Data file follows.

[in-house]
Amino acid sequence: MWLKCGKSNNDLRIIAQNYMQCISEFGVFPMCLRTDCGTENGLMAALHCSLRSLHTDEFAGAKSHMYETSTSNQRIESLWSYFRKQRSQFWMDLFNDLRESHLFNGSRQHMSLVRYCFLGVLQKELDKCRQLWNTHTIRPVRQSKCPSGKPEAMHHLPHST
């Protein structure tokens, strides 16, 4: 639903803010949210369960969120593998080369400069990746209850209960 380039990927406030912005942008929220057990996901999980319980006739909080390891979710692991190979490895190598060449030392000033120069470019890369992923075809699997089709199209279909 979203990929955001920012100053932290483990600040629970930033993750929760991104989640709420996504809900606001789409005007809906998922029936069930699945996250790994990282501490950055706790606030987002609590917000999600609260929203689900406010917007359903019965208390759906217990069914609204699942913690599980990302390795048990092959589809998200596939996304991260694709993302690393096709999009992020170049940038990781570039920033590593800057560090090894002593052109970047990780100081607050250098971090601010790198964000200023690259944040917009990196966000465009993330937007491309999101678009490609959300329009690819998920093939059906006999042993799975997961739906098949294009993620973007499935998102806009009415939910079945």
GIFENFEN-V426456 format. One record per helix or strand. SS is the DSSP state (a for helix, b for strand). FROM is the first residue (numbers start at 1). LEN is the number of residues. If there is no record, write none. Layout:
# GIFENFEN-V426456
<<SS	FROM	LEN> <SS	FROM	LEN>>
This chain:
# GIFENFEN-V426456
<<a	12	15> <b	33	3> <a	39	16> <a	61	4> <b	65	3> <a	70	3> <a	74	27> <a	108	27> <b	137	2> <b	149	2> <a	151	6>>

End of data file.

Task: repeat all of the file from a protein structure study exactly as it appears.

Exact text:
[in-house]
Amino acid sequence: MWLKCGKSNNDLRIIAQNYMQCISEFGVFPMCLRTDCGTENGLMAALHCSLRSLHTDEFAGAKSHMYETSTSNQRIESLWSYFRKQRSQFWMDLFNDLRESHLFNGSRQHMSLVRYCFLGVLQKELDKCRQLWNTHTIRPVRQSKCPSGKPEAMHHLPHST
């Protein structure tokens, strides 16, 4: 639903803010949210369960969120593998080369400069990746209850209960 380039990927406030912005942008929220057990996901999980319980006739909080390891979710692991190979490895190598060449030392000033120069470019890369992923075809699997089709199209279909 979203990929955001920012100053932290483990600040629970930033993750929760991104989640709420996504809900606001789409005007809906998922029936069930699945996250790994990282501490950055706790606030987002609590917000999600609260929203689900406010917007359903019965208390759906217990069914609204699942913690599980990302390795048990092959589809998200596939996304991260694709993302690393096709999009992020170049940038990781570039920033590593800057560090090894002593052109970047990780100081607050250098971090601010790198964000200023690259944040917009990196966000465009993330937007491309999101678009490609959300329009690819998920093939059906006999042993799975997961739906098949294009993620973007499935998102806009009415939910079945």
GIFENFEN-V426456 format. One record per helix or strand. SS is the DSSP state (a for helix, b for strand). FROM is the first residue (numbers start at 1). LEN is the number of residues. If there is no record, write none. Layout:
# GIFENFEN-V426456
<<SS	FROM	LEN> <SS	FROM	LEN>>
This chain:
# GIFENFEN-V426456
<<a	12	15> <b	33	3> <a	39	16> <a	61	4> <b	65	3> <a	70	3> <a	74	27> <a	108	27> <b	137	2> <b	149	2> <a	151	6>>